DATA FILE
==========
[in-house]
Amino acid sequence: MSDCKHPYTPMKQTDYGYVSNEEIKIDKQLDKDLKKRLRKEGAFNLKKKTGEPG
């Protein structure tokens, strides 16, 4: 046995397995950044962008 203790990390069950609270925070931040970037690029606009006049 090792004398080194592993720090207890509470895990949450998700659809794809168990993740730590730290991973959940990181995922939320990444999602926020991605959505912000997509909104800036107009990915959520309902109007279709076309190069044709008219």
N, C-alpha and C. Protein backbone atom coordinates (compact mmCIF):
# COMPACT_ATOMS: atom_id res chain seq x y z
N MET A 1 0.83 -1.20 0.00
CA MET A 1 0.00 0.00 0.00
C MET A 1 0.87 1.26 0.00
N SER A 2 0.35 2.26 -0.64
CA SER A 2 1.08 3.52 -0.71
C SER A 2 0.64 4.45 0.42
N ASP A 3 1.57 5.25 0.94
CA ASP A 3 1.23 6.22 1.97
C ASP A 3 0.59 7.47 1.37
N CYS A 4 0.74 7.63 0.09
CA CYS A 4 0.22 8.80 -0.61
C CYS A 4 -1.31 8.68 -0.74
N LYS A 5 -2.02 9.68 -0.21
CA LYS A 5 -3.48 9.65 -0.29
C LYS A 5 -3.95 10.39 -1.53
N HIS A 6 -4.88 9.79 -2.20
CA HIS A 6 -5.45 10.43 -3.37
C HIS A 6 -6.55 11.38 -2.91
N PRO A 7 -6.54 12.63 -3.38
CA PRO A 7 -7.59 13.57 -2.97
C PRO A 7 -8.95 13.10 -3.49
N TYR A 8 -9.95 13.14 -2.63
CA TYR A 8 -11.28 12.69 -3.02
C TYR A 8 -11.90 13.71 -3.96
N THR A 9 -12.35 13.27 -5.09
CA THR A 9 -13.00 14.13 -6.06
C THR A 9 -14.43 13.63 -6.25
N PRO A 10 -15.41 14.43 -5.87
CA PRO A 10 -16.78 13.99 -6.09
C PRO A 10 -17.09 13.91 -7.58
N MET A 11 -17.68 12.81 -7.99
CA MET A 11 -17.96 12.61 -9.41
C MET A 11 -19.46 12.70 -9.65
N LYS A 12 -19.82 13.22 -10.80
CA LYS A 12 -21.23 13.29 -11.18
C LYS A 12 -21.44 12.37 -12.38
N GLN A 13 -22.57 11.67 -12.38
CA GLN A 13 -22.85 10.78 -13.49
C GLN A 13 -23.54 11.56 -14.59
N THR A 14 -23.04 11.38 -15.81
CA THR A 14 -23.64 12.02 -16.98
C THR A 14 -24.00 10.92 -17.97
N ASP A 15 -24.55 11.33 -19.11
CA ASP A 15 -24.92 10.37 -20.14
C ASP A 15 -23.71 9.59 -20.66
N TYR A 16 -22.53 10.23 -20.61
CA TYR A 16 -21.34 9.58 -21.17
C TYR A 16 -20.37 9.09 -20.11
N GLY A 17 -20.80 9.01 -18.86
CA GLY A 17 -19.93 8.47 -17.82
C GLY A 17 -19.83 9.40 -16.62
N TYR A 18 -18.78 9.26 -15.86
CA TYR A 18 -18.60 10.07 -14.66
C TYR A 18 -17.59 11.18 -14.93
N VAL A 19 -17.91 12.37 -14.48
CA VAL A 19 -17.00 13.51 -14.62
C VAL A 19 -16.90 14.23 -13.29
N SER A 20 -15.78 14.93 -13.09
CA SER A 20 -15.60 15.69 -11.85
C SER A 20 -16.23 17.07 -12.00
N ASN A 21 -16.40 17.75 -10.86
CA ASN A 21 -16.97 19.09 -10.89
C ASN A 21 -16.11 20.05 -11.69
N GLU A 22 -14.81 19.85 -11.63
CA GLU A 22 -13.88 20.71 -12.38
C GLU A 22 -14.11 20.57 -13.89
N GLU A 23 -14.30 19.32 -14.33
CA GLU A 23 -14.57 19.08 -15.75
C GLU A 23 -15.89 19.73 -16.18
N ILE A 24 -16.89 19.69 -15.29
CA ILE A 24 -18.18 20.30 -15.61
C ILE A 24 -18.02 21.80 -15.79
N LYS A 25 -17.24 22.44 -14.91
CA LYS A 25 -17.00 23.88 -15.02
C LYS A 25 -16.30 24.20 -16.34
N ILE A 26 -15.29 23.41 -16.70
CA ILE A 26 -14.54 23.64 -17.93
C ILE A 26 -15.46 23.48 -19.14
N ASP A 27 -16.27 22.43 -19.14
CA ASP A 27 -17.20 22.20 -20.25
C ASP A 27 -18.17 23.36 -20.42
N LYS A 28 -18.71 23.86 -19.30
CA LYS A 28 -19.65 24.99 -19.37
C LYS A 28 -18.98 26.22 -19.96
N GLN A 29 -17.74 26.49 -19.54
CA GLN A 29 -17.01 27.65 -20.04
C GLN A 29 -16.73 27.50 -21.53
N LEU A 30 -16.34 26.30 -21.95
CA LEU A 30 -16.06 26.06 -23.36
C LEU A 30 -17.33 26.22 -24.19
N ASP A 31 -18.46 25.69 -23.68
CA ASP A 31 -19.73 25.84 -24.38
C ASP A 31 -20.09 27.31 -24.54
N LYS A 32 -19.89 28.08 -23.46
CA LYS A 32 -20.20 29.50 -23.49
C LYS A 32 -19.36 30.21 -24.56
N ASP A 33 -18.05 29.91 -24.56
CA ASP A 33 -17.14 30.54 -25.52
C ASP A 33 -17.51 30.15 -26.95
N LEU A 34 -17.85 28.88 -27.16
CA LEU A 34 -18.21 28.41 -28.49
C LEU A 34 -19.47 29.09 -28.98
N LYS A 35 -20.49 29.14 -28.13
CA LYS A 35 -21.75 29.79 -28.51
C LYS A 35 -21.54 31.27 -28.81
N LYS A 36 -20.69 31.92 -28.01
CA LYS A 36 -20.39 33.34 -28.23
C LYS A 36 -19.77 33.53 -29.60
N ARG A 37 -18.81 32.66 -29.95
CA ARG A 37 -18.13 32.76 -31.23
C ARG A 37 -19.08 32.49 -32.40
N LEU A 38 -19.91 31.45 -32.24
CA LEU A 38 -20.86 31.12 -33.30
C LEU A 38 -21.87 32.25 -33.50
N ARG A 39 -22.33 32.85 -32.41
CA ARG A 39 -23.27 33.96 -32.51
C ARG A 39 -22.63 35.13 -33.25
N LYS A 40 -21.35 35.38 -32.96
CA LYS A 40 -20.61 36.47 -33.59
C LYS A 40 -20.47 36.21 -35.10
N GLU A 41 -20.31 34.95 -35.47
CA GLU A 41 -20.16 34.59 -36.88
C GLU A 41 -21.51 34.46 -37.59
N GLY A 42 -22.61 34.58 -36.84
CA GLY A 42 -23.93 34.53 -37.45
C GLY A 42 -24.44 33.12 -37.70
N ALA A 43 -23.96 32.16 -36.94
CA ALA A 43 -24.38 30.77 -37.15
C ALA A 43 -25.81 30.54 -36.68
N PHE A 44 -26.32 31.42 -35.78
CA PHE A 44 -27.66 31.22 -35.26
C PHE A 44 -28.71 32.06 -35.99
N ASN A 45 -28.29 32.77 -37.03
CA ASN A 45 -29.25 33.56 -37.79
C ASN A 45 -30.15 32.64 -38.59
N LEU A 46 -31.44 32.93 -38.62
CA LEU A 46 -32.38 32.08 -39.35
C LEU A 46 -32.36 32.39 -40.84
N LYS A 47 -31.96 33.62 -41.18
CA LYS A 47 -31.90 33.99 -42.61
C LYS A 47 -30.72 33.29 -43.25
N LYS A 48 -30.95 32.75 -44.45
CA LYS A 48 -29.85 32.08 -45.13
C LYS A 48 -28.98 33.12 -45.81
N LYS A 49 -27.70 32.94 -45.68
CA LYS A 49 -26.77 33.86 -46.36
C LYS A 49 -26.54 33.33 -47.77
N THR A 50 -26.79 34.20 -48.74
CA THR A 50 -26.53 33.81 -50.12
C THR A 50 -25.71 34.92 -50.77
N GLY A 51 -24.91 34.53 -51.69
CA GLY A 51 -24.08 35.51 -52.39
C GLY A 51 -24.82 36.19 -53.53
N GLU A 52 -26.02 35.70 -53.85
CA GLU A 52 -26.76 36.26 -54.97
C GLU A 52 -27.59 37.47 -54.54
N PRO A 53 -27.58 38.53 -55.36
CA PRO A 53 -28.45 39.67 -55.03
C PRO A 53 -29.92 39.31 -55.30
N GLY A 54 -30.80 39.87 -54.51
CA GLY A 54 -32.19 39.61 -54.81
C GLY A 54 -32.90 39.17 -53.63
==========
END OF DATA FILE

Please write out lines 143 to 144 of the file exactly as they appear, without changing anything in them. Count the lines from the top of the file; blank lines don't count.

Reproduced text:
C LEU A 46 -32.36 32.39 -40.84
N LYS A 47 -31.96 33.62 -41.18